In the instance I solved my problem by reaching my correspondent through another address of his. But last week a McAfee vendor assured me the recommendation site run by his company,, had a real redress process. As this feature is as necessary as it is commonly found to be a weak point of recommendation systems, I decided to put McAfee to the test. Naturally it asked for my IP, which my local cable company sets arbitrarily and resets at will from time to time. No difficulty there. To learn one's IP, one only needs to consult (5).

Grokster does report one's IP, but in the minatory tone so characteristic of the music industry. "Don't think you can't get caught. You are not anonymous." Yet don't data aggregators per force link each profile to its IP address in order to deliver their clients' targeted ads to the right people, while swearing to anonymize all personal data? How then can an IP address be anonymous at Google and not at Grokster? Strange, isn't it?

I digress. Having copied my IP from and pasted it into, I found to my surprise this IP was "high risk". If Microsoft gets its recommendations from McAfee, no wonder I had been ostracized. I immediately requested an explanation from McAfee. I must say its corresponding redress process was fast and efficient. I received an answer before closing for the day and now my IP is deemed "minimum risk".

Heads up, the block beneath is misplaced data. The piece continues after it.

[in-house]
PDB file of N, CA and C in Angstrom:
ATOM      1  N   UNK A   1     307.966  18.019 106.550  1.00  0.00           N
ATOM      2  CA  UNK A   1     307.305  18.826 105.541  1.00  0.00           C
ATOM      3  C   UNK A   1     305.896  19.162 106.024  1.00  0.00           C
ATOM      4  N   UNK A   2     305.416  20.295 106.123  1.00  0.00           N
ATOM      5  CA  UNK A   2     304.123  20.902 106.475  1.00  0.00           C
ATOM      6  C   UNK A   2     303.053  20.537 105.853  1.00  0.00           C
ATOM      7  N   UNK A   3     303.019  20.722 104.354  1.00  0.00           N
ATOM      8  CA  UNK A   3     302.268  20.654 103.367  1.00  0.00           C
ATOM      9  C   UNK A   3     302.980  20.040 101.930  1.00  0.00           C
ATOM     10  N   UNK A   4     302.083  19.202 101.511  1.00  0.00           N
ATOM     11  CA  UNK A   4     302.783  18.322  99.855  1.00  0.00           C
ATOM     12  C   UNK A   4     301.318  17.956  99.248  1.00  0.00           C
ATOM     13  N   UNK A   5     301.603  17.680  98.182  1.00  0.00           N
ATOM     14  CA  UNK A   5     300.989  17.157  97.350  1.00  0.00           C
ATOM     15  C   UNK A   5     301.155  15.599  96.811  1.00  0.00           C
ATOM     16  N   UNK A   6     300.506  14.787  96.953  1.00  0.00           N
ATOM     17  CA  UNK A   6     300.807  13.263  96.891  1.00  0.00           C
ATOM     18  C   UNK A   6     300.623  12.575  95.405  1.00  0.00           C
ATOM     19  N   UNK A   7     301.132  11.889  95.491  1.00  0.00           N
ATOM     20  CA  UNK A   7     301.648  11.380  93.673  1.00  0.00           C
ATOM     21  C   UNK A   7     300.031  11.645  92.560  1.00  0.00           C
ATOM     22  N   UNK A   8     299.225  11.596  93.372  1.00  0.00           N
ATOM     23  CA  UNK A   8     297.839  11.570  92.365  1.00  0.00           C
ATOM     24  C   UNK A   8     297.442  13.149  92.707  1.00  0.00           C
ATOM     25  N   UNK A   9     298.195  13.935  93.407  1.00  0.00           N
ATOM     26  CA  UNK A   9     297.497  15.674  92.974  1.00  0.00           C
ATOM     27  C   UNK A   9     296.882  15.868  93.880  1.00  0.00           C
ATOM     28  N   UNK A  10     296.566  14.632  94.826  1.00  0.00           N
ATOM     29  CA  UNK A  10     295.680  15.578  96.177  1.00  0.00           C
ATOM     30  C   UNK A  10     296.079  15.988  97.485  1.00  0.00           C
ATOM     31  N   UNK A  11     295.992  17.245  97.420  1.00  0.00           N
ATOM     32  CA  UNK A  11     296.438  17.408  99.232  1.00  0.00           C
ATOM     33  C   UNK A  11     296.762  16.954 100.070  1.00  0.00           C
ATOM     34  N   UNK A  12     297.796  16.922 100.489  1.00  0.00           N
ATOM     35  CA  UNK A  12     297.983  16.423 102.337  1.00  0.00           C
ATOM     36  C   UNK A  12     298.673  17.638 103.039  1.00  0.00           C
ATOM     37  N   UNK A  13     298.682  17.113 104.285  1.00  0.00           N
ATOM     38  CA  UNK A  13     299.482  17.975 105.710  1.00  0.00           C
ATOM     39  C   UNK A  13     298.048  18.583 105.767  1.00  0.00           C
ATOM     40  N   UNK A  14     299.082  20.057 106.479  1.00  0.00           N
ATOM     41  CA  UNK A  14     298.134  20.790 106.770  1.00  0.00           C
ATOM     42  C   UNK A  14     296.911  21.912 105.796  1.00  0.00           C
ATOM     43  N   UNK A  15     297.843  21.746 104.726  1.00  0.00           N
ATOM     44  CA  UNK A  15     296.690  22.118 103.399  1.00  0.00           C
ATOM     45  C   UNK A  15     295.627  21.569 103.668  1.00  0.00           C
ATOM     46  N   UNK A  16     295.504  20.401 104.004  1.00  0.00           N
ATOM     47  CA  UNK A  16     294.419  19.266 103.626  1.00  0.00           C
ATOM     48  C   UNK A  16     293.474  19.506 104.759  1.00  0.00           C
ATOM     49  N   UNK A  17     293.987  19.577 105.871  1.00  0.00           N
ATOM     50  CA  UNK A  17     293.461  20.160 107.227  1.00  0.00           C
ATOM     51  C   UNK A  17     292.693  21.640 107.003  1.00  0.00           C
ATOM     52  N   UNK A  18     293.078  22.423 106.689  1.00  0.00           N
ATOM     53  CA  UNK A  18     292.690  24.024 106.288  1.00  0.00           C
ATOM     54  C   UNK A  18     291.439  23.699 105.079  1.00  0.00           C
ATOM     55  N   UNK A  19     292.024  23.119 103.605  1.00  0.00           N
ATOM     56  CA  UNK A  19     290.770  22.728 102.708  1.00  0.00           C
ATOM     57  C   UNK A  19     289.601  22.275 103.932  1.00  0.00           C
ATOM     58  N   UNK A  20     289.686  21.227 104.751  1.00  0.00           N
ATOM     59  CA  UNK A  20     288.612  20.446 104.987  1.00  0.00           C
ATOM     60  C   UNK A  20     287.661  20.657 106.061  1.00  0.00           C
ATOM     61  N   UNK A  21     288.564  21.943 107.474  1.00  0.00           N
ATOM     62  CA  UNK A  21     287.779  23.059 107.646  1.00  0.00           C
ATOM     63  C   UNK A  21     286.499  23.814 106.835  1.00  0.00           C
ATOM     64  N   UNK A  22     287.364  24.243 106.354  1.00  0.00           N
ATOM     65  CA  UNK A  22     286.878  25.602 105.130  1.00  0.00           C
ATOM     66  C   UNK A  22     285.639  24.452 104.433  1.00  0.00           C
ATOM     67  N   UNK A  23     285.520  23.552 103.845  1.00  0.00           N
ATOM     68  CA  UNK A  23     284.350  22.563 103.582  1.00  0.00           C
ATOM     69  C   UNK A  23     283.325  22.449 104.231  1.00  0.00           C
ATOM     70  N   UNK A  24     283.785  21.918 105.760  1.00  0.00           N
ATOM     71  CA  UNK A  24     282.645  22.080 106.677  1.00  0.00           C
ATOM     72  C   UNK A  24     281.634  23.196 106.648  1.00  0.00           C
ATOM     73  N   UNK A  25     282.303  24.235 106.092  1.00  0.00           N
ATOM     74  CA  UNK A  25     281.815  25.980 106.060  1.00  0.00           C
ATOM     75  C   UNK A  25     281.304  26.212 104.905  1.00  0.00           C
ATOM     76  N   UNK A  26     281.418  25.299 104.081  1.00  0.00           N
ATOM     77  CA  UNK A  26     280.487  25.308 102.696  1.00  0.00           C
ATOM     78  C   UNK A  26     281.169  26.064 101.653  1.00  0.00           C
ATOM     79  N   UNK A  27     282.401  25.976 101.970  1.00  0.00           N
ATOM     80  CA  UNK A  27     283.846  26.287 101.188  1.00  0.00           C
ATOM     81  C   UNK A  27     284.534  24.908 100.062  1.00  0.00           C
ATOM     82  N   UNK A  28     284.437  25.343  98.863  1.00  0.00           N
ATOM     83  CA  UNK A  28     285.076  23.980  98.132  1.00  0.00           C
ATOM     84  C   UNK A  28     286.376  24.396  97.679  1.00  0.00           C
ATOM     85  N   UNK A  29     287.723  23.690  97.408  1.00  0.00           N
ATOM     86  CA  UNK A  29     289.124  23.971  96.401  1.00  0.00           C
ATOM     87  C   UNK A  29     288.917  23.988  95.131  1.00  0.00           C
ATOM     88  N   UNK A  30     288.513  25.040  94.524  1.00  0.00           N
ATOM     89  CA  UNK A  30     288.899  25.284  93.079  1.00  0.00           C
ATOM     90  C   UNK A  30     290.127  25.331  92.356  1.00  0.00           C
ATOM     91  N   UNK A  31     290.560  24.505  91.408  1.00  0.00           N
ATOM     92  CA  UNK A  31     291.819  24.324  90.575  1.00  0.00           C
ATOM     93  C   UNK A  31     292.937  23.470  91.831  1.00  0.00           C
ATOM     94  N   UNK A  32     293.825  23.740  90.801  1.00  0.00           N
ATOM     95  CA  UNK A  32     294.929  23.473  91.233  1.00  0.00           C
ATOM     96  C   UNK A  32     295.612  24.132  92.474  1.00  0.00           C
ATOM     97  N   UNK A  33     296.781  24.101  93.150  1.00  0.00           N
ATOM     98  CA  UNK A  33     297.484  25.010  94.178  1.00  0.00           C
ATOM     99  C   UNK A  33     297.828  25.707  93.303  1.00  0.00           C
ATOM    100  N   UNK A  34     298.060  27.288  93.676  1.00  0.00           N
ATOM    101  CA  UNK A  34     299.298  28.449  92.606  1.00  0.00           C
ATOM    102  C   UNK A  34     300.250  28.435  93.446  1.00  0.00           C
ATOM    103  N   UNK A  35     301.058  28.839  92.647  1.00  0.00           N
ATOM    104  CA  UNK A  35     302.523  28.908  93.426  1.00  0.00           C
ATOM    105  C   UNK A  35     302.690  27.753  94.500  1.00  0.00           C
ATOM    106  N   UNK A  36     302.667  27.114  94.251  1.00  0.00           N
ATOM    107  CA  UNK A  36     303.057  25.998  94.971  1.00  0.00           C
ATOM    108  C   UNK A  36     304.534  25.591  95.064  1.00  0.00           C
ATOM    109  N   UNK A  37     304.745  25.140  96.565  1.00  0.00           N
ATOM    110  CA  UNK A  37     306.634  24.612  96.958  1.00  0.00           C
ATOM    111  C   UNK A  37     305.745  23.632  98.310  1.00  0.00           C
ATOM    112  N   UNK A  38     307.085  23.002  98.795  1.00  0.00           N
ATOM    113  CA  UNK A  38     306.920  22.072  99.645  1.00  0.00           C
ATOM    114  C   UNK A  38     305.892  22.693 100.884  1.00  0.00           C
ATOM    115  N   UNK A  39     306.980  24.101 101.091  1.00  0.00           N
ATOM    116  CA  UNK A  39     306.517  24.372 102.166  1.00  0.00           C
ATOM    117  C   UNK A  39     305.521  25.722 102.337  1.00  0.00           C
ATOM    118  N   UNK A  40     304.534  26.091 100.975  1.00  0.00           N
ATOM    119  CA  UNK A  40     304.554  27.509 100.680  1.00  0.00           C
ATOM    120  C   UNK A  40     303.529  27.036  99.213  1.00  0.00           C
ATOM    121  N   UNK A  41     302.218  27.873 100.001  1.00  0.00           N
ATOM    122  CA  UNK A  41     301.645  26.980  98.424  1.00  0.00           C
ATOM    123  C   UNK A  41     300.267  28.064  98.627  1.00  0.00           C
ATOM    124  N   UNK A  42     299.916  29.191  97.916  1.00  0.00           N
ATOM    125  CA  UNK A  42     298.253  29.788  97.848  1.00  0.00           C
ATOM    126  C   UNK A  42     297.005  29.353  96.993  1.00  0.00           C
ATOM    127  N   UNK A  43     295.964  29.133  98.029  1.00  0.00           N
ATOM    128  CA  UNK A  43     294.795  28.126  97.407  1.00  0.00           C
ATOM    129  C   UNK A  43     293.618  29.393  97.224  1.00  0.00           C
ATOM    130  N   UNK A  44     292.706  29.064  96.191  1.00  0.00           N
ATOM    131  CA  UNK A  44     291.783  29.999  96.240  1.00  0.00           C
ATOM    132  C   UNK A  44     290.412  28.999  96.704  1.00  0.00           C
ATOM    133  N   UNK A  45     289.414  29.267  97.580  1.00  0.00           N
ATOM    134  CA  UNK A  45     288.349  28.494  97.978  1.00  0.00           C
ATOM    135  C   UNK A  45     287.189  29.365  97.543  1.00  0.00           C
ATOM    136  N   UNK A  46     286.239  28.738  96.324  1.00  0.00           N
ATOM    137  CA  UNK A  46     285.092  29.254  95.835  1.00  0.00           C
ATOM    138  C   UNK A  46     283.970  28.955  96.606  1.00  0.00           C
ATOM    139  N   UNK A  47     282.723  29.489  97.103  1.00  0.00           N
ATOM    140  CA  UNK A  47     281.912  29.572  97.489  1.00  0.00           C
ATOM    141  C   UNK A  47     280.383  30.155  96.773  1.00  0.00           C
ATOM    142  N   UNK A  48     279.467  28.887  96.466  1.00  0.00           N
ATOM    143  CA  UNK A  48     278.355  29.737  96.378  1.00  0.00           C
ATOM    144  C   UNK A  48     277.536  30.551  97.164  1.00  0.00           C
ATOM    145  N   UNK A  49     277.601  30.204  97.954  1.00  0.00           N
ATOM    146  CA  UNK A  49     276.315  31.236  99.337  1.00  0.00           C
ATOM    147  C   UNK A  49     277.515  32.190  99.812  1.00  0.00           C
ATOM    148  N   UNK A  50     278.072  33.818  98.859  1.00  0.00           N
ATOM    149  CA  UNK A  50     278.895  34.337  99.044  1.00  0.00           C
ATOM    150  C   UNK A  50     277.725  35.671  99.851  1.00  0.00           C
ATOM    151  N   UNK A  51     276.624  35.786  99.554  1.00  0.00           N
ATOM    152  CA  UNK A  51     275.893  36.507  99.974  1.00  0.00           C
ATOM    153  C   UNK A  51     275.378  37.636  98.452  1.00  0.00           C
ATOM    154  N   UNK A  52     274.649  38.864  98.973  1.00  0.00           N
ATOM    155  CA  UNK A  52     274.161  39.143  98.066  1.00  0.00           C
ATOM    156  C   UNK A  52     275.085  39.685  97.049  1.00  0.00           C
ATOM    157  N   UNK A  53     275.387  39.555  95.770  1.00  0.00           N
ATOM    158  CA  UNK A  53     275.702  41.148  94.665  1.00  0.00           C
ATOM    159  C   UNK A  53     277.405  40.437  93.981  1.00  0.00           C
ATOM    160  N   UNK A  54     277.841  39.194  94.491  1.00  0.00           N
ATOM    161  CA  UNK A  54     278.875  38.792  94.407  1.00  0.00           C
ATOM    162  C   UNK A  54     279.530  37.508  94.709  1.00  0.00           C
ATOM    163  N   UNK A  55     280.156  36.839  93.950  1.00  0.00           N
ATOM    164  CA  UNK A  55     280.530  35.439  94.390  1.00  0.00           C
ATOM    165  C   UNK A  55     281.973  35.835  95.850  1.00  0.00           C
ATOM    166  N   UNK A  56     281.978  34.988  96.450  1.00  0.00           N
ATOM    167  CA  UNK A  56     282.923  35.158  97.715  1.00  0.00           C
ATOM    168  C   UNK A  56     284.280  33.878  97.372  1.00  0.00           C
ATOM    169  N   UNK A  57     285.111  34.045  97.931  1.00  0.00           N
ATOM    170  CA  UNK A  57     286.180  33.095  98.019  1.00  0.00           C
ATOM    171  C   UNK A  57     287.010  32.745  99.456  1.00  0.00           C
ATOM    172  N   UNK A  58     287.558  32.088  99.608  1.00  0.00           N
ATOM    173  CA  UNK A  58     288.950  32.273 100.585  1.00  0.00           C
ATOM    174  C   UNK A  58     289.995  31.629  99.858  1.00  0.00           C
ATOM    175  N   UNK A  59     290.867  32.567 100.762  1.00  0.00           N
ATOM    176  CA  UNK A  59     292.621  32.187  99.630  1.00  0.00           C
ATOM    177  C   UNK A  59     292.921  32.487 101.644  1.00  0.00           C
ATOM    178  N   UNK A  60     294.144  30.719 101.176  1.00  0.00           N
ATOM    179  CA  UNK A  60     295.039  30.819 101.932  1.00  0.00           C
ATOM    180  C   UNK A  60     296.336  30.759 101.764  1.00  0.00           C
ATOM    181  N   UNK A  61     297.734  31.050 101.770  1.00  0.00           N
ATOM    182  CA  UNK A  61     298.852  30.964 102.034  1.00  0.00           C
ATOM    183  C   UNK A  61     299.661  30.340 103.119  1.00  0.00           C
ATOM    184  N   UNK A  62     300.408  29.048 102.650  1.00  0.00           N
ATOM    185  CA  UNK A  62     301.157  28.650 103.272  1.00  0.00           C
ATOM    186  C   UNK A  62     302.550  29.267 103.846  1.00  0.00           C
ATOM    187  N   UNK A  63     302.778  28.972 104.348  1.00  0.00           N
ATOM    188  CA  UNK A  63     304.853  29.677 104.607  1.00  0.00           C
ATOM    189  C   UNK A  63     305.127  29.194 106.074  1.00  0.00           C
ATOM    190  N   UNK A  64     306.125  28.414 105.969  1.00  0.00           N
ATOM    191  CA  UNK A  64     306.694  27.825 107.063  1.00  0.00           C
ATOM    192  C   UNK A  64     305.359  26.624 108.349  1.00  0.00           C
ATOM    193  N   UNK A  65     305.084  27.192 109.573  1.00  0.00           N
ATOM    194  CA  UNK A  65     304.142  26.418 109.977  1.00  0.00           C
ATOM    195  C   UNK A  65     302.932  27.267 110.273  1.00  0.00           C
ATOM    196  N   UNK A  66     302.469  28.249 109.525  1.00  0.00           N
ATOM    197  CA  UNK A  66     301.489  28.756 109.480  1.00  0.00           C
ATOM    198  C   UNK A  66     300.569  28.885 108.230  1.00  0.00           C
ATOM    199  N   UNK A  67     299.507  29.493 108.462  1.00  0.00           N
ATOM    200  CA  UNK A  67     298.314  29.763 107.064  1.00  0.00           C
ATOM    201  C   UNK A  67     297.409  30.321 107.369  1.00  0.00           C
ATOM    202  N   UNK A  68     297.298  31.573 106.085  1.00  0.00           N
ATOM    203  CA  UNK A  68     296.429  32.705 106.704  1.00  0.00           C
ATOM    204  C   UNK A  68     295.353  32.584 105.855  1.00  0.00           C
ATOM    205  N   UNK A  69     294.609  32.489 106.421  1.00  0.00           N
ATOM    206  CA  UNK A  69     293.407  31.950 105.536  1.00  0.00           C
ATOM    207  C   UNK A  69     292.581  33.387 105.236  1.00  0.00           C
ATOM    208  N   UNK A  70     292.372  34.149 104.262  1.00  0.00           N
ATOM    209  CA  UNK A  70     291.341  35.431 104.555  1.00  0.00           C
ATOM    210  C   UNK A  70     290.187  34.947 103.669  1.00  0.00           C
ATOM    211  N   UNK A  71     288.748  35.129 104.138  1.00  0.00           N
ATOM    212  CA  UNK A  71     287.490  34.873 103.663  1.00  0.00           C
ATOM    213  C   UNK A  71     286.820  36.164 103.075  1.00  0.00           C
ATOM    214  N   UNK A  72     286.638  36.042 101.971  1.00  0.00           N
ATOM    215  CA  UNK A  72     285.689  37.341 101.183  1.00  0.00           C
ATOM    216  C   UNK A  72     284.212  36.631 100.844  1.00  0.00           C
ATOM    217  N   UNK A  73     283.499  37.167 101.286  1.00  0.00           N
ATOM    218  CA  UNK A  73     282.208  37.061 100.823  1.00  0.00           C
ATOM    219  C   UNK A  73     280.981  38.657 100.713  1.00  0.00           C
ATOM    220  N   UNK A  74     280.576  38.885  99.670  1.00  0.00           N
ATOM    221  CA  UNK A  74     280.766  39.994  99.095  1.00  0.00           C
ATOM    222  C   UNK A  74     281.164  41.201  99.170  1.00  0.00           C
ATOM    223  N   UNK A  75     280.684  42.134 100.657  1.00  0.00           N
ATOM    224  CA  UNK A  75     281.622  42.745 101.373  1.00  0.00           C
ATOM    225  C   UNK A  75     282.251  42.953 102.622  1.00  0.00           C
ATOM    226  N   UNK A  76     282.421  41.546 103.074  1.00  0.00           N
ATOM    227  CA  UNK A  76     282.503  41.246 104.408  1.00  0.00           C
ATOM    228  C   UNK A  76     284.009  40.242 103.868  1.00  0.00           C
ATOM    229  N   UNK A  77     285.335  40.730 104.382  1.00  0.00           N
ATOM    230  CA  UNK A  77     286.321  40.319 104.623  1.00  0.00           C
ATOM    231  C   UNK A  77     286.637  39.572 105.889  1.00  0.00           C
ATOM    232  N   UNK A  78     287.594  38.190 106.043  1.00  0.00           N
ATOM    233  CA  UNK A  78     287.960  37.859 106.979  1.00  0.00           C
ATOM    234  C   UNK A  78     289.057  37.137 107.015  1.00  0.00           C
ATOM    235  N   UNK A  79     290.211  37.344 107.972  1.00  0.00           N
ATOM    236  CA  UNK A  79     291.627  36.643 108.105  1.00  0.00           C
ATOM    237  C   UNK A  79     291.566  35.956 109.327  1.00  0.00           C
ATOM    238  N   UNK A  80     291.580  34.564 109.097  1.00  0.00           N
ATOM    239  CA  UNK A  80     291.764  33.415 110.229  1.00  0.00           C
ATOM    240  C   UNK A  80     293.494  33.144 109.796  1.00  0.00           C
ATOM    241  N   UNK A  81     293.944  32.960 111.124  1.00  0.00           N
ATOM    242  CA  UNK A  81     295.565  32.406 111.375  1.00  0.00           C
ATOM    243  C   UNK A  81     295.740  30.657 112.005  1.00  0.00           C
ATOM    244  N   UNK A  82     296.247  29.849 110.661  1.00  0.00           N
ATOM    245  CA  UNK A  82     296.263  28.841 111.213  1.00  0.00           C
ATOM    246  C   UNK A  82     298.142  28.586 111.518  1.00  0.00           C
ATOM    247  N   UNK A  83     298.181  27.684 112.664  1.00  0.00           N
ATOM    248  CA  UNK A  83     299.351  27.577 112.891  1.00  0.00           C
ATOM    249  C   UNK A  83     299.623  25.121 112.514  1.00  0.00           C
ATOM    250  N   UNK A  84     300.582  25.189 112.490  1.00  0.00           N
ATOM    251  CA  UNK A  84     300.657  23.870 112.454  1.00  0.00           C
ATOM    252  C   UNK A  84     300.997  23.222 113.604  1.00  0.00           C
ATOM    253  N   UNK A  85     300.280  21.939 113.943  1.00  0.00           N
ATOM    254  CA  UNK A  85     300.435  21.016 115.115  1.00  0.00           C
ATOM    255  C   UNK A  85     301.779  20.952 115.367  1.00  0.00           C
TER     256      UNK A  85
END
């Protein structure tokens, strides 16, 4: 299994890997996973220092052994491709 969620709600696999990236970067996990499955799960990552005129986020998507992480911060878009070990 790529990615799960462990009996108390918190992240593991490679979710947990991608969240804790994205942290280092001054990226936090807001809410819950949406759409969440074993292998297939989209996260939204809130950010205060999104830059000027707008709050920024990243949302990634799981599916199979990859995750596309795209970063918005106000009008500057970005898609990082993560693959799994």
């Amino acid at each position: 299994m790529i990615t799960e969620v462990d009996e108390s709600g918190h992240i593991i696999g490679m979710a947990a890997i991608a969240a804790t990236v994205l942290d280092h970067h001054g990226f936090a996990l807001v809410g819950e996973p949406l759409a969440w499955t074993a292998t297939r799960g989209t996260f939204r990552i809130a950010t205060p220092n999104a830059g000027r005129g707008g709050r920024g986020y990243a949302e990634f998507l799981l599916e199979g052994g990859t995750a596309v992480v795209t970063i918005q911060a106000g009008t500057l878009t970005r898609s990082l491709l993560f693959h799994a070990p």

Still this test illustrates three very worrying flaws in current Internet practices. One is obvious. They are hundred of recommendation systems out there, not all as polite as McAfee. Pray tell who has the time to ask redress from them all even if one knew where to find them? Second, notice McAfee never told me what stained my reputation in the first place. They only raised it. What prevents it from dropping once again behind my back? Third, why, a site which has spammed me several times a day for more than a year, is not blacklisted (6)?